Duke students attending the webinar asked some of the most generative questions at the event, such as, how can emerging economies benefit from the space economy? While space-based conflict on Earth is an issue that urgently needs to be addressed diplomatically, there are also positive benefits for emerging spacefaring nations partnering with commercial space companies. Interestingly, private companies are making it possible for smaller, emerging spacefaring nations to participate in the space economy at a much lower cost. The space company, Axiom recently signed deal with Turkey to bring Turkish astronauts on missions, stimulating Turkey’s astronaut training and engineering education system. Supporting international industry and talent development is a business goal for U.S. based companies. Already, more countries are using cube satellites, using private companies for less expensive launches. “If you want to play in the 21st century, you have to have a space agency, and you have to have companies that will transport satellites for them.” Diplomacy is playing a big role here too. Countries that are not currently spacefaring countries have signed The Artemis Accords, which aims to build interoperable international space facilities so that multiple types of space craft can land at international facilities on the moon. Eventually, they hope to send a multinational mission to Mars. There are also companies working to designs for space-based recycling that would help clean up space junk when all those satellites go offline. 

Another student asked how we are using space for benefit of life on Earth and the environment. Leonard David, an environmentalist and 1960s peacenik smiled.  “We have been doing Earth monitoring for a long time, but the resolution of cameras and radar has been improving exponentially, allowing more accurate data.” 

We need policies and multilateral agreements with robust enforcement mechanisms. “Yes, we can more clearly and precisely see where the greatest methane and CO2 pollution is coming from, but that doesn’t mean we can stop it. What are we going to do? Yell at them?”  

The conversation took a dark turn with earnest talk of extra-terrestrial life. Dr. Lyndsay Gray, an RDP Affiliate Fellow, brought up the frightening potential of an alien invasion from outer space. There are organisms that can survive in extreme environments. They do exist in outer space. How to we ensure we are not harming life on Earth or foreign environments with micro-organisms that don’t belong there? We need rules around decontamination, prioritizing the safety of Earth while considering the health of outer space environments–future habitats, while keeping Earth safe too. NASA and DoD are already thinking about this with extreme biological research. Diplomats and policy makers need to be thinking about this too, perhaps making rules ensuring dangerous research of moon, asteroid, and Martian samples is conducted in space labs.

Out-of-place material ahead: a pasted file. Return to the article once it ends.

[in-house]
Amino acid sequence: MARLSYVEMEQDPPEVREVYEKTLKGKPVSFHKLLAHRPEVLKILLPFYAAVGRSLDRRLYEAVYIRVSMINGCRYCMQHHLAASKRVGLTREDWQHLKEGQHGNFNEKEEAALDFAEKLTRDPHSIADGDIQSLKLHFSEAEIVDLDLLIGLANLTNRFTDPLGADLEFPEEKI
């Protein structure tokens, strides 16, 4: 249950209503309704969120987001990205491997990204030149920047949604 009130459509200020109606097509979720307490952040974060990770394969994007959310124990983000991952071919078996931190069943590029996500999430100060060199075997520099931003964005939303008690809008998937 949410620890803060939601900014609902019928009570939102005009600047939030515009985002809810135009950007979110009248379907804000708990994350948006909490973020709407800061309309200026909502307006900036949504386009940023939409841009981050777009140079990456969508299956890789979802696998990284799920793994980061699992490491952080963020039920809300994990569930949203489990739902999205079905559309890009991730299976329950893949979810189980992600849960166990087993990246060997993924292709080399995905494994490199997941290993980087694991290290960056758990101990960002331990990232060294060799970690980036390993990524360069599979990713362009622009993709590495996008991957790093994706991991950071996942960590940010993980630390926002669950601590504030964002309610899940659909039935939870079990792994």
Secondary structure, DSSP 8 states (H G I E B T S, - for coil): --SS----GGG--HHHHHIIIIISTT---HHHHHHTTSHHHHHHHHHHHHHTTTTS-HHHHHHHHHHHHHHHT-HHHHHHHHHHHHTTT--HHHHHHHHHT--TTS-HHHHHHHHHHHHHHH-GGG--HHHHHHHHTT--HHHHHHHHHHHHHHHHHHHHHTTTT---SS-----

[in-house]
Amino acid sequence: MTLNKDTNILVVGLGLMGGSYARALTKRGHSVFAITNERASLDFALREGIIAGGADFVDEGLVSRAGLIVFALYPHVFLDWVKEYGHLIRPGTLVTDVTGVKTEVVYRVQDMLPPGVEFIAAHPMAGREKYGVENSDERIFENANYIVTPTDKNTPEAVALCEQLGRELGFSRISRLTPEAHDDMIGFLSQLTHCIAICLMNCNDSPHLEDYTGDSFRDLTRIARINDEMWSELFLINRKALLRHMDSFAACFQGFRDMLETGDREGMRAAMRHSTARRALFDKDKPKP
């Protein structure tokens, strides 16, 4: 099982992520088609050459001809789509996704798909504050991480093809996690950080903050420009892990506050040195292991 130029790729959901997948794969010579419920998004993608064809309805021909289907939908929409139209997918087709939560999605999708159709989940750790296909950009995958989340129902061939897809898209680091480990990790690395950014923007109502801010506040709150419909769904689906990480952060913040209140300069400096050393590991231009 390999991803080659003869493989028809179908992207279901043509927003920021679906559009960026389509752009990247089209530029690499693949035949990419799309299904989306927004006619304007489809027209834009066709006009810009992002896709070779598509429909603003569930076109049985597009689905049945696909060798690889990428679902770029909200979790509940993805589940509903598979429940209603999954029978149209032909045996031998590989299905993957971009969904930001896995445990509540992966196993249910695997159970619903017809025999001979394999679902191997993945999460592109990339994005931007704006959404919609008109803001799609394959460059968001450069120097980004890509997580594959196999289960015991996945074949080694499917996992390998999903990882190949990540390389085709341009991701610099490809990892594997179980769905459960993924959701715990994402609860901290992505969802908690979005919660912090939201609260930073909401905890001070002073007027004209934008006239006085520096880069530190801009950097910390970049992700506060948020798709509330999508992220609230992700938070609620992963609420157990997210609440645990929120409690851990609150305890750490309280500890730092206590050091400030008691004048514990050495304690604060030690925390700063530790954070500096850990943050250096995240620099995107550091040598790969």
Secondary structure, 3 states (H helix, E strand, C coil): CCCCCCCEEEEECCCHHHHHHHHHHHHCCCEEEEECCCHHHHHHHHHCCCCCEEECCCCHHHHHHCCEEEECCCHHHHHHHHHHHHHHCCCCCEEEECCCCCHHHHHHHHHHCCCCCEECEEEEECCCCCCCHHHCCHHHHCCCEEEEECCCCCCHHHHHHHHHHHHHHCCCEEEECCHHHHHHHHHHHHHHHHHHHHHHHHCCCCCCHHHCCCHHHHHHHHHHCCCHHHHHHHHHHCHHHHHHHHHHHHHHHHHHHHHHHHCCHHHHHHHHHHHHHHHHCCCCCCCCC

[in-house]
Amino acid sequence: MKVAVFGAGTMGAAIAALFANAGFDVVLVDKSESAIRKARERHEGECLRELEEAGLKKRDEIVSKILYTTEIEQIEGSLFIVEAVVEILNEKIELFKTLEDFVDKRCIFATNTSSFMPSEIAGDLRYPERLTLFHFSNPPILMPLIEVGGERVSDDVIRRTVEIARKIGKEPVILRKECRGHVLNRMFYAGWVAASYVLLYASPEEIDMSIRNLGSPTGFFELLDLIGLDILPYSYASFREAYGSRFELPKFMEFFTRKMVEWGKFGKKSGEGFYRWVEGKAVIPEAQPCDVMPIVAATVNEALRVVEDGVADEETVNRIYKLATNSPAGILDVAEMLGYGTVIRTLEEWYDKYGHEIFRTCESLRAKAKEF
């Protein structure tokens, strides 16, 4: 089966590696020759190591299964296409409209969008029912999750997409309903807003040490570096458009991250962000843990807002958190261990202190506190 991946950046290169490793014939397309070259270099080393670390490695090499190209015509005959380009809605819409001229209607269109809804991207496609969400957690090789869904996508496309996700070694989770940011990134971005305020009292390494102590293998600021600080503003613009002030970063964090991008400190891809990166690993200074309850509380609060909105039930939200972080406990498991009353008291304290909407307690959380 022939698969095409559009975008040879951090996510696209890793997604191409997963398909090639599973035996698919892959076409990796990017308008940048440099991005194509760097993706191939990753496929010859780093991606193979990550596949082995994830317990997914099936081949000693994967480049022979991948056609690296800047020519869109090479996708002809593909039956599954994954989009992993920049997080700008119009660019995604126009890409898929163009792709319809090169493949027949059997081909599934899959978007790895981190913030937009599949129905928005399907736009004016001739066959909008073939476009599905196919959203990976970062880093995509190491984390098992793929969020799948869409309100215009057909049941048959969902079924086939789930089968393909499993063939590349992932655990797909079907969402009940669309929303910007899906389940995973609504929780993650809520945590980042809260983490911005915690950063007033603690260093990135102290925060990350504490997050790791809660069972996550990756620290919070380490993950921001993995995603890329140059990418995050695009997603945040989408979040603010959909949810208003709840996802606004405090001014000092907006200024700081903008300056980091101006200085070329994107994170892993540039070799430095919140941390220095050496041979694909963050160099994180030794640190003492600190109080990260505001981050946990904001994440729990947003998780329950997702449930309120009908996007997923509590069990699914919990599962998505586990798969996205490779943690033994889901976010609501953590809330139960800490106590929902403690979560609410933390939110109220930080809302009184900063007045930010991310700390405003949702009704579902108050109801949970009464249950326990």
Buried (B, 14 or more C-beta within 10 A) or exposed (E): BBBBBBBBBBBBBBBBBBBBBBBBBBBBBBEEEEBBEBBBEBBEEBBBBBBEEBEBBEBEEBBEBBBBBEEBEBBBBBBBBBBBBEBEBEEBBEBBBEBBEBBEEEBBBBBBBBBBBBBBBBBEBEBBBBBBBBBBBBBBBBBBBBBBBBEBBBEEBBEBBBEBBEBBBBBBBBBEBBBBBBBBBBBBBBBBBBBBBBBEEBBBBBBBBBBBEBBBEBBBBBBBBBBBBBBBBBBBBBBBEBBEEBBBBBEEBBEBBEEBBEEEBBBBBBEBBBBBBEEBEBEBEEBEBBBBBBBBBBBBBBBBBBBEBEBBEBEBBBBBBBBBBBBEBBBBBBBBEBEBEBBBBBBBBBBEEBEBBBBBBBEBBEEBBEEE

As for intelligent life, ‘Are we alone?’, is the corniest line, says Leonard David, but we do need to plan ahead. We are currently using AI to go through signals from space. We are learning more about what is out there. We may be on the cusp of knowing that we are not the biggest, smartest thing in the Universe. Contact in immanent, so the question is not, ‘Are we alone?’ It is, ‘How crowded is it?’ 

So, what is going to happen in 2023 in space?  

Joey Roulette predicts 2023 is going to be an extremely exciting year as NASA gets closer to landing humans on the Moon. “I am willing to report from the moon, if I can get the trip paid for on my expense account.”  

Leonard David pointed back at Duke’s Rethinking Diplomacy scholars and said, “The Space Diplomacy Lab is going to be very important as politics and cultures collide. This is an exciting time to be thinking about space.” 

This webinar is part of the Space Diplomacy Webinar Series organized by the Rethinking Diplomacy Program with a grant from the Josiah Charles Trent Memorial Foundation Endowment Fund.